With all of the clamor for the public to adopt a shelter dog, (and I’ve been clamoring as much as anyone) we should look closely at what might be involved.
It should be a serious decision, not an impulse.
Sadly, many dogs in shelters—certainly not all—are there because of behavior problems. Many were not properly socialized as puppies and will need serious and loving training.
(Depending on the source) 20-30% of dogs turned over to shelters are dogs that were adopted from shelters originally. Unfortunately, most of these dogs are doomed as two time losers when they are returned. The behaviors that landed them there in the first place are behaviors that the new adopters were not prepared to handle and, in fact, may have made them worse by harsh punishment or neglect.
Shelter personnel can be a big help in matching dogs to the homes, experiences, and lifestyles of humans.
But there are some humans who just should not have a dog.
These are people who
- Are not prepared for a 365 day commitment for 10-15 years of a dog’s life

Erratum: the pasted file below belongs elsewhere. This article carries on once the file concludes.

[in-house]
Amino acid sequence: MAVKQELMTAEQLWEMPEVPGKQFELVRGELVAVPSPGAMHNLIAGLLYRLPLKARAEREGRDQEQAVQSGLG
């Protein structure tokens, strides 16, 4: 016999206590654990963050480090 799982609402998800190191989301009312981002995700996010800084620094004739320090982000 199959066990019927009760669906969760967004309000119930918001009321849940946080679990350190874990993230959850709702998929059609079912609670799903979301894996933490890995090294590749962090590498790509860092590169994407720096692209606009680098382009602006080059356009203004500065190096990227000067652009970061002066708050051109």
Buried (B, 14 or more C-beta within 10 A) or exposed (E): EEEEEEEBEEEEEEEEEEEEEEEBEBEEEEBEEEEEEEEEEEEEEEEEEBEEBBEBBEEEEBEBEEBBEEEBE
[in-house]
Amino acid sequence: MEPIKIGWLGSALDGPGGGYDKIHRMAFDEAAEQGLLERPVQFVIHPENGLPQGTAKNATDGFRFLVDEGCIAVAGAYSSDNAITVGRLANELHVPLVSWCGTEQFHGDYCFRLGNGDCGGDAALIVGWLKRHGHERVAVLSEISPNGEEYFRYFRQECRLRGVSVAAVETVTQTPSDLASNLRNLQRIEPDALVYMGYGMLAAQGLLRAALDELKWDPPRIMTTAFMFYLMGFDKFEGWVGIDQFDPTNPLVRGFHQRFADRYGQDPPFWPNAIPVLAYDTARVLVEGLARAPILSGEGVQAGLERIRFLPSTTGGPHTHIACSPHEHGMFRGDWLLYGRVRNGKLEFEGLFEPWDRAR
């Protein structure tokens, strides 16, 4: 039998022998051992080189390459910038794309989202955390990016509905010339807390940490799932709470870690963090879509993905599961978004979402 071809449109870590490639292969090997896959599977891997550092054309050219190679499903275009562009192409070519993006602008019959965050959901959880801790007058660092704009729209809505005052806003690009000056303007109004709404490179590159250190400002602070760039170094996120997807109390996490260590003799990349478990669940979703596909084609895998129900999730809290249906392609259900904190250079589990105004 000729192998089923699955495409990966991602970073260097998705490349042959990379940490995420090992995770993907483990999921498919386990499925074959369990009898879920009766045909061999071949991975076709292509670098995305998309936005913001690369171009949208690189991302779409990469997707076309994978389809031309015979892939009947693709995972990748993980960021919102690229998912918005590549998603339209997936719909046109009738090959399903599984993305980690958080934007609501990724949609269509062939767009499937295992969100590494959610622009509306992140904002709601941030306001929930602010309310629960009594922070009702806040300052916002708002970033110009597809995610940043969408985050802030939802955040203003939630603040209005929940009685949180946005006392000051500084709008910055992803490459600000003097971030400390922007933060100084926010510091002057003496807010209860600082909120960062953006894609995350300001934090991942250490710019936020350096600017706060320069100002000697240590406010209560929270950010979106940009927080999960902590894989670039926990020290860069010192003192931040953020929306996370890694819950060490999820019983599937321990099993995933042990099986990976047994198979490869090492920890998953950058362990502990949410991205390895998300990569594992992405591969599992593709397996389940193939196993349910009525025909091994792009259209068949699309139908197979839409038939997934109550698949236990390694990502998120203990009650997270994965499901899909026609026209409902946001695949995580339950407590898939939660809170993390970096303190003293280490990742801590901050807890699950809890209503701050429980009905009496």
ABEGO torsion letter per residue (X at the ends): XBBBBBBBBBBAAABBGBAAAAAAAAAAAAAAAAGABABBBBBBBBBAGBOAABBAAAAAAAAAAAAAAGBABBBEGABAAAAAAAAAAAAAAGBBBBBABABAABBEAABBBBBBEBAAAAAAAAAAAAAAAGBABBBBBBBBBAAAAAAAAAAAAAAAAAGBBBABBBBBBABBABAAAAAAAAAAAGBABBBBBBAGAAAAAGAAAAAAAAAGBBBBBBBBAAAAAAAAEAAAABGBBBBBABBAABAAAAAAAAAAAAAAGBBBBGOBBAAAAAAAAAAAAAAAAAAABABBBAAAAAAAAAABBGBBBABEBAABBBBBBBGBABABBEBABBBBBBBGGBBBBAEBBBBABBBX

- Seldom take advice from anyone about anything
- Expect to be informed when Timmy falls into a well
- Think a dog should be grateful for a home and won't mind living neglected out in the yard
- Are permanently grossed out by dogs eating their own vomit
- Just want a big scary dog to protect their stuff
- Think that surfing TV channels is the only exercise needed by man or beast
- Wouldn’t consider an older dog because puppies are so cute
- Are not willing to keep expensive items out of reach or to accept responsibility when the items get chewed
- Expect a puppy to know the difference between carpet and grass
- Don’t think dog fur enhances clothing or furniture
- Follow every fad
- Are totally self involved
- Have no plans for their lives or living conditions past a few weeks or months
- Have no concept of costs involved in having a dog
- Are shocked to learn that there is a fee to adopt a dog from the shelter
- HAVE ANY ANGER MANAGEMENT ISSUES
I’ve heard stories about some shelters and rescues that make it difficult for people to adopt dogs. Some applications ask for details of the home, past experiences with dogs, and a detailed plan for ownership. For the most part they are trying to find a good match so their shelter doesn't become a revolving door for the dogs.
While some shelters may seem to be unduly intrusive, most of them will work with qualified applicants to make sure the dog that most suits them will find a loving home and the humans are prepared for Life with a Dog.
A dog is forever, not until.